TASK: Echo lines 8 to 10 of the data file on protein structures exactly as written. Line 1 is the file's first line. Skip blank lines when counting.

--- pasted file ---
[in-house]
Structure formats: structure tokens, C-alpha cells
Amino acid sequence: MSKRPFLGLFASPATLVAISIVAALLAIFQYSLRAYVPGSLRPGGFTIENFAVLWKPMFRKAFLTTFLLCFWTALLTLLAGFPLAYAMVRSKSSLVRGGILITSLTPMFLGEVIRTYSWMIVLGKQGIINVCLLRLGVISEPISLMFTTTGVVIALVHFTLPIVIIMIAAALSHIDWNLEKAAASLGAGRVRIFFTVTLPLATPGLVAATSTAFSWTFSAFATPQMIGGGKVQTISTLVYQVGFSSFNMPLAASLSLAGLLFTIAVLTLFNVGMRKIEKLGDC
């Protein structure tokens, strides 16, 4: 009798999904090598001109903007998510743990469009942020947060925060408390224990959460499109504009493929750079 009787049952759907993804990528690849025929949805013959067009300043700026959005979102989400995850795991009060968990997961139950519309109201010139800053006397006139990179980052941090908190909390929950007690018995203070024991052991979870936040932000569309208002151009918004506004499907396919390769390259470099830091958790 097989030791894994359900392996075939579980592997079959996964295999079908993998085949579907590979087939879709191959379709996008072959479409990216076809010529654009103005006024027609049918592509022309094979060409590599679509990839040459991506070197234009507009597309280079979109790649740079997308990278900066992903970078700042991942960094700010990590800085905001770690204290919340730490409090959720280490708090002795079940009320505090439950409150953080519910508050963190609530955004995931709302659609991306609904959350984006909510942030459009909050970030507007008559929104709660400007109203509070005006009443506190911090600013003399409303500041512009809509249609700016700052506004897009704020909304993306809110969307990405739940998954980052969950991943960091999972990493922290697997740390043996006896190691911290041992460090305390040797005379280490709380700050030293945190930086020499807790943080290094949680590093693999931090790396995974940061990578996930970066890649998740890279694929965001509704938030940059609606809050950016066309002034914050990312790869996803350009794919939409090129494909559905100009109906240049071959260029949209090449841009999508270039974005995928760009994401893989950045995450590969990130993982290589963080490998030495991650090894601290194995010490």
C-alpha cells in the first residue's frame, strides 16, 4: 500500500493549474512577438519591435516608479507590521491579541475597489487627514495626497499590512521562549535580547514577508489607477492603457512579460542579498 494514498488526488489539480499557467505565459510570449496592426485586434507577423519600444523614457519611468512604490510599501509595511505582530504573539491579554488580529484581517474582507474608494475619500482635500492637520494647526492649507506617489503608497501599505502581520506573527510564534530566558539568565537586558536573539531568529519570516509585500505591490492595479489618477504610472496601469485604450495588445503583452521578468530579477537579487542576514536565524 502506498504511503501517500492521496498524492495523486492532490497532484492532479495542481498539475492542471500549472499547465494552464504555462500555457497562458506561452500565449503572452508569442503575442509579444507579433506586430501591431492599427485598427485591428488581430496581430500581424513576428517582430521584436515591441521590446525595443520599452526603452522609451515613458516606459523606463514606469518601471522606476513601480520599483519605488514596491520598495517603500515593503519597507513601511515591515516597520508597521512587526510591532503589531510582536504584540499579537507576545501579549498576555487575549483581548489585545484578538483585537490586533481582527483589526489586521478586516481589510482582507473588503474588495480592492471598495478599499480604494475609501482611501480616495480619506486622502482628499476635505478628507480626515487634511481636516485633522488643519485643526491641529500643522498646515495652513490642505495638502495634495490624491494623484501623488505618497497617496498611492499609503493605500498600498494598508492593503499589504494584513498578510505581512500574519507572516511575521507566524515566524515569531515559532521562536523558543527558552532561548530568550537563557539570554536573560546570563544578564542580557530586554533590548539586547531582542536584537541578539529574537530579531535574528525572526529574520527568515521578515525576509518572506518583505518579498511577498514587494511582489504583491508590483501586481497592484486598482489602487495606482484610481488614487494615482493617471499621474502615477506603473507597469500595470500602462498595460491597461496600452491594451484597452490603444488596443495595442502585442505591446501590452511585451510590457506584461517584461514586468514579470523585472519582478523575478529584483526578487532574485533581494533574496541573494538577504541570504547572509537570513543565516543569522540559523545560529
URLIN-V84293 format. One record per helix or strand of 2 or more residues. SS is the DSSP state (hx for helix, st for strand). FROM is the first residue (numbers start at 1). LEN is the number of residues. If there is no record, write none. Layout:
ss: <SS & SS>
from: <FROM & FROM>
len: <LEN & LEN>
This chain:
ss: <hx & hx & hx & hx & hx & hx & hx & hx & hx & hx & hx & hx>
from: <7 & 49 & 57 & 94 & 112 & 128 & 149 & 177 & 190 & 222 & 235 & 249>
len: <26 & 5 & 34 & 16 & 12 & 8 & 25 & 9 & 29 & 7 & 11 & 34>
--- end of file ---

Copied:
from: <FROM & FROM>
len: <LEN & LEN>
This chain: